Monday, May 10, 2010

Candid Camera: Shopping While Black -

So while over at I came across a piece on “shopping while black.” Basically cameras recorded black actors posed as shoppers being treated unfairly. Real-life clerks said things like “You people shoplift” and followed the actors and the people nearby where unfazed by the blatant discrimination. They just continued on with their purchases without a peep. What if it were you being degraded or what if you overheard the offense? What would you do?

I shop a lot and know the difference between good customer service and surveillance. I have to admit though I am not always as vigilant about recognizing discrimination and acting on it. Sometimes if I’m shopping I’m in my own little world or on a mission to find a hot new addition for my closet and I am not always aware of what’s going on around me which I know I have to work on. But when I do notice someone is watching me depending on my mood I just walk out, put whatever I have in my hands down where I stood and leave. Sometimes if I really want the item and I’ve checked other places I’ll buy it, tell the salesperson how I feel, throw in a degrading jab or two without raising my voice and then ask for the manager. I used to just leave, but I sometimes think “This ain’t her store. She can’t make me leave.”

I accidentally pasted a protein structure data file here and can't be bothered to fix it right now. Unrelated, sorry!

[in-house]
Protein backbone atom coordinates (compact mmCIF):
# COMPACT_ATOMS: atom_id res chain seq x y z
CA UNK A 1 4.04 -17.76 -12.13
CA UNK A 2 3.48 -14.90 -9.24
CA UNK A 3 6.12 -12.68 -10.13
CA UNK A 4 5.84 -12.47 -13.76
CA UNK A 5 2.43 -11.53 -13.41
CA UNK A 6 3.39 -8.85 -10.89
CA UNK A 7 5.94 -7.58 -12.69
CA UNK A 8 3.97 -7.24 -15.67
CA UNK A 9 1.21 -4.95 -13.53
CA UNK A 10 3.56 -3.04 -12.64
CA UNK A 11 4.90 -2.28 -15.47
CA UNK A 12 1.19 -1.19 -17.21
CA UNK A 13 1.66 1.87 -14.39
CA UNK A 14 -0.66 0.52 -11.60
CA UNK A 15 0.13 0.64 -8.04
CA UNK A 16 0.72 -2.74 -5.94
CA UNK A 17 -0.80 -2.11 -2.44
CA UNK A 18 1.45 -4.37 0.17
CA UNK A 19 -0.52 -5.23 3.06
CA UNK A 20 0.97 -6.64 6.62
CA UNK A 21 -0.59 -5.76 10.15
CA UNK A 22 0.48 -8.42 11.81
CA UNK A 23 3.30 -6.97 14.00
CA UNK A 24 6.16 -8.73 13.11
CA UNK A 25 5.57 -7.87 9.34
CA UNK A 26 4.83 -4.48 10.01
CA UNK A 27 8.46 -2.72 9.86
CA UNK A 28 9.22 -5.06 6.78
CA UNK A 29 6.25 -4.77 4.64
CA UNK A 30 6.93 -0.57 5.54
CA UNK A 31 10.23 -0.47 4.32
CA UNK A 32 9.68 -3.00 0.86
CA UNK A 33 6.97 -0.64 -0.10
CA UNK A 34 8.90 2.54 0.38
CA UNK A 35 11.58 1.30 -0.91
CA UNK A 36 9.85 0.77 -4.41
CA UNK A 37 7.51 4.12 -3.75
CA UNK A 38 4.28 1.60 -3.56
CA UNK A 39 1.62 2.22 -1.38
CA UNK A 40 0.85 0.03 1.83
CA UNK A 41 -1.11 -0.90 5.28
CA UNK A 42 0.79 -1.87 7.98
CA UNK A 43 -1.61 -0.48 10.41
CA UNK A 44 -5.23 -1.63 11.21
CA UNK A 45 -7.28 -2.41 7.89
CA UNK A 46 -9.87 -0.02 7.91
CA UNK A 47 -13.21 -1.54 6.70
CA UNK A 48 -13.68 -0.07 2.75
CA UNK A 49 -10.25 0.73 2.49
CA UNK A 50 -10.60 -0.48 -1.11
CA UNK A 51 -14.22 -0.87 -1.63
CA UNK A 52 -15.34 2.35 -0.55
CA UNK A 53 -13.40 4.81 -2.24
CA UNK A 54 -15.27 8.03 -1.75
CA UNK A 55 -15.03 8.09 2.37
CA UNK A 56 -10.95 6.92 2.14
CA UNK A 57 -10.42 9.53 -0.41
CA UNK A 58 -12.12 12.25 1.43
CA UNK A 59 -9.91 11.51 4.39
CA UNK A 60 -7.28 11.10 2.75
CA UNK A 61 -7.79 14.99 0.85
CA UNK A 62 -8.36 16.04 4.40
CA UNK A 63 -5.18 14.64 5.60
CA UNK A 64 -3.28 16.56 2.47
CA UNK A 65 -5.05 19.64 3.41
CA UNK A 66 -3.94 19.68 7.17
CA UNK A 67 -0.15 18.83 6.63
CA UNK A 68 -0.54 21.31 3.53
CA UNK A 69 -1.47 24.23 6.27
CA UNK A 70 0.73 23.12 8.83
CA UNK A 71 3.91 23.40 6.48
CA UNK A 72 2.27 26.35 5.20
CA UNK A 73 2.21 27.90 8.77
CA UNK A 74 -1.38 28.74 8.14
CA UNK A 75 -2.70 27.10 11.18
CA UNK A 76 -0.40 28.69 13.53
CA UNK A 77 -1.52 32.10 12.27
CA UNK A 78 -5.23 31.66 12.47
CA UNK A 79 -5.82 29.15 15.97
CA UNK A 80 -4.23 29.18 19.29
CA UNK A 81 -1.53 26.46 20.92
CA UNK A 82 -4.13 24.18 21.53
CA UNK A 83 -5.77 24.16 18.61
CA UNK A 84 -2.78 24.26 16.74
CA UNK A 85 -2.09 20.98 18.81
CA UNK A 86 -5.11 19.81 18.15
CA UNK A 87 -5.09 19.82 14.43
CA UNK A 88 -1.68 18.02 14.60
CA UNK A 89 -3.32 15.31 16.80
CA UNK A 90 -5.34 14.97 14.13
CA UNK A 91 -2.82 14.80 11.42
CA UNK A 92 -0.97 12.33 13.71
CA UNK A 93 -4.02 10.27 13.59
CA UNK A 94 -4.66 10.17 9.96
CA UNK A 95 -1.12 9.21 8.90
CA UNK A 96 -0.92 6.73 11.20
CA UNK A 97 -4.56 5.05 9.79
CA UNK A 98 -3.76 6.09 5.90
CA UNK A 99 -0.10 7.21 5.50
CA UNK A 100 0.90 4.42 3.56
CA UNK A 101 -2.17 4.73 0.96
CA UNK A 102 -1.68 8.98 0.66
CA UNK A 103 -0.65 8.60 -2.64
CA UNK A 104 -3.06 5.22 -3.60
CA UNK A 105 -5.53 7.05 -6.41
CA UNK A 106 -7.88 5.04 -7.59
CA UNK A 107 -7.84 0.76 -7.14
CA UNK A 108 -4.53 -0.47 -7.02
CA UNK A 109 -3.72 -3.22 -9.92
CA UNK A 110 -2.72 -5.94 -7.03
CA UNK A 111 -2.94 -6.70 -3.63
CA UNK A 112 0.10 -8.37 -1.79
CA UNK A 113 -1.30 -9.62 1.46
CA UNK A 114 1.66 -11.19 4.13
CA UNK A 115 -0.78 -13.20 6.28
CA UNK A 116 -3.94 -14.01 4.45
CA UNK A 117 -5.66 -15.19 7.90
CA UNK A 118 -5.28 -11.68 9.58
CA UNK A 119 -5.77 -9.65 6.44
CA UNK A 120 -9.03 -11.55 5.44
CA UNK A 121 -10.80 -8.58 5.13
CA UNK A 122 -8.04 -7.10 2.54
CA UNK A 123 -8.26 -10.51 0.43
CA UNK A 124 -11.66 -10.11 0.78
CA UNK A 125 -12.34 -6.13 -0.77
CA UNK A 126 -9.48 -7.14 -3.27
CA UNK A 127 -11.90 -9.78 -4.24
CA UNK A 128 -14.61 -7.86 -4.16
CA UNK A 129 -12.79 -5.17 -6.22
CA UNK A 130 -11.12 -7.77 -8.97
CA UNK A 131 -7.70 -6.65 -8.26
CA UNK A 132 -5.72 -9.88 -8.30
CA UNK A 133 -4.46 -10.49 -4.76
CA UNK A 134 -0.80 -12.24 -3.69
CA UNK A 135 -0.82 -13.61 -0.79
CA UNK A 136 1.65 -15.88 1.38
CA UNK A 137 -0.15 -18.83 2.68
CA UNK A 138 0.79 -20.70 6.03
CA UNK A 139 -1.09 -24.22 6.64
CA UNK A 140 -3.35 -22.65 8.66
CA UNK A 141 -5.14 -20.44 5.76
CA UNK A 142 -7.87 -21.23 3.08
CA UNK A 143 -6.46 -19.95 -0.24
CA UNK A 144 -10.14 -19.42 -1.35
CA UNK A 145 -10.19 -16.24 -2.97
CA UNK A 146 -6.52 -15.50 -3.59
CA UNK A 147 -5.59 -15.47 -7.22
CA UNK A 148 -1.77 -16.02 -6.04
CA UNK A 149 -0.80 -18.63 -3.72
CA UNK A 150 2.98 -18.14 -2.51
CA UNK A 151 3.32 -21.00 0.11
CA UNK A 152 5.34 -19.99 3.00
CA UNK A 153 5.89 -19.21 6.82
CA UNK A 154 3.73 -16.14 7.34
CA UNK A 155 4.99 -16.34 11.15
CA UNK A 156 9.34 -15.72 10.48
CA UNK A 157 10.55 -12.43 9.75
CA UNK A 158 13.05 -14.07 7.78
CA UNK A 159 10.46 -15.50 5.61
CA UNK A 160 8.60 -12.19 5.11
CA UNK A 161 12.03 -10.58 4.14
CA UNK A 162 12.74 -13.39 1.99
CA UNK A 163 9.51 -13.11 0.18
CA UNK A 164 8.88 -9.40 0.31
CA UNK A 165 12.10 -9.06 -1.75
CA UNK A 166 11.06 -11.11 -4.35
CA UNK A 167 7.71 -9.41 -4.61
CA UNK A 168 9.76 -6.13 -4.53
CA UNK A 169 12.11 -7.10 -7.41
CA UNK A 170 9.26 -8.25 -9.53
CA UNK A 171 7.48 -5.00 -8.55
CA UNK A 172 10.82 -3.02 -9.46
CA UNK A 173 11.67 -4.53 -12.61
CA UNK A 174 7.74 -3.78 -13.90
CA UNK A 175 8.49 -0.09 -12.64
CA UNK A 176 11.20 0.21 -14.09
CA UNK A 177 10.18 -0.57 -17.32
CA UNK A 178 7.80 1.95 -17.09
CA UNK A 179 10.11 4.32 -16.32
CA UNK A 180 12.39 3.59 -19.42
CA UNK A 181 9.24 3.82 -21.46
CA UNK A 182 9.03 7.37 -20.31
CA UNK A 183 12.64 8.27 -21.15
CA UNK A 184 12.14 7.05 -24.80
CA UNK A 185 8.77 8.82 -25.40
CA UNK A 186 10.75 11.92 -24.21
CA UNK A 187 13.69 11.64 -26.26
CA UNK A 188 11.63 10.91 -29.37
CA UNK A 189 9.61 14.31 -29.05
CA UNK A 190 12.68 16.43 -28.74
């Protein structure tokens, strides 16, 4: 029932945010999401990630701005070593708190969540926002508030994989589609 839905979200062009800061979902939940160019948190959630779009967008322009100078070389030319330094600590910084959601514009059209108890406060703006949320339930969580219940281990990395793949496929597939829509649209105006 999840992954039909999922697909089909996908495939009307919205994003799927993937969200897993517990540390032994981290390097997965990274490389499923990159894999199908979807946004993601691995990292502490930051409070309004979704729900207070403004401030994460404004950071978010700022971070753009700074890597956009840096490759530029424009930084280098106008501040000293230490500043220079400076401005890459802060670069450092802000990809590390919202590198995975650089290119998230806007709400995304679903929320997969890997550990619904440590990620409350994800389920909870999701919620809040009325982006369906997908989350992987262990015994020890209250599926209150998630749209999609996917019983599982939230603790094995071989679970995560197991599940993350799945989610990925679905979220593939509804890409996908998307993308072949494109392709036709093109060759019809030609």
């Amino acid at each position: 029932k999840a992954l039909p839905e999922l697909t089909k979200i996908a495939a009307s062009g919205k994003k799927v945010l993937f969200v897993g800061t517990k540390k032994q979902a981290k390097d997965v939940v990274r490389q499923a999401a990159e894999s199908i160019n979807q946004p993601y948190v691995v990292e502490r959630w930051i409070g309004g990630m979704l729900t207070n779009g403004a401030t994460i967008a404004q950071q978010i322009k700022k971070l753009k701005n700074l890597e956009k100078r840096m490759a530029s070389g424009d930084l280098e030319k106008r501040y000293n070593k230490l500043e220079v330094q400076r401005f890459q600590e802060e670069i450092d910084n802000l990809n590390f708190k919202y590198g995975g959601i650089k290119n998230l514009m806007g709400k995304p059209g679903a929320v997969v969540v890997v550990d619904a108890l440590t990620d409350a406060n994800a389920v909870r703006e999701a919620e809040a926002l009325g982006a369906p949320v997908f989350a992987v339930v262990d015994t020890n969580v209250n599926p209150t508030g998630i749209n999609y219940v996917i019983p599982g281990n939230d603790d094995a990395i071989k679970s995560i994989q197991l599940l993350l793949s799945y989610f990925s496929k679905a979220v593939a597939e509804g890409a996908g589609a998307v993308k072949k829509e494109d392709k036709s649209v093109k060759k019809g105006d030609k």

Crazy thing is I experience this behavior (i.e. following, watching, too much attention or no attention) from black folks too. Sometimes they are the worst. I’ll never forget when I first moved to the DMV area and I got my first paycheck and ventured to Fashion Center Mall at Pentagon City. I went to Sephora and no one said “Boo,” but when I white woman walked in she received greetings and offers of assistance. I was followed in Banana Republic and J.Crew. These were my favorite places to shop online. (In Detroit we didn’t have too many retails store you’d have to drive way out to go shopping.) The only store that I felt fine in was United Colors of Benetton of all places. The Ethiopian girl didn’t want to help me, but the white guy picked out a fab outfit for me and referred a tailor for the pants. That day I felt befuddled, taken aback and a little disheartened. You expect this from white people, but to be profiled by your own people? I had never been treated this way and this gave birth to my hardened DMV exterior.

I’ve never heard a racial slur or the term “you people”, but I’m guessing if I did I’d hit the roof. Subtle racism is the norm sadly, but blatant racism requires action immediately and the offender must be punished. Judging from prior experience I’d calmly call the sales person every name, but a child of God, reminded her that “we run this….country (Obama), game (Venus), company (Ursula), industry (Beyonce)… and the new Negro is here to get in her face, call her boss and gasp, write a letter!

Maybe I’m not reacting enough, but at least I do something, right? See the full article here.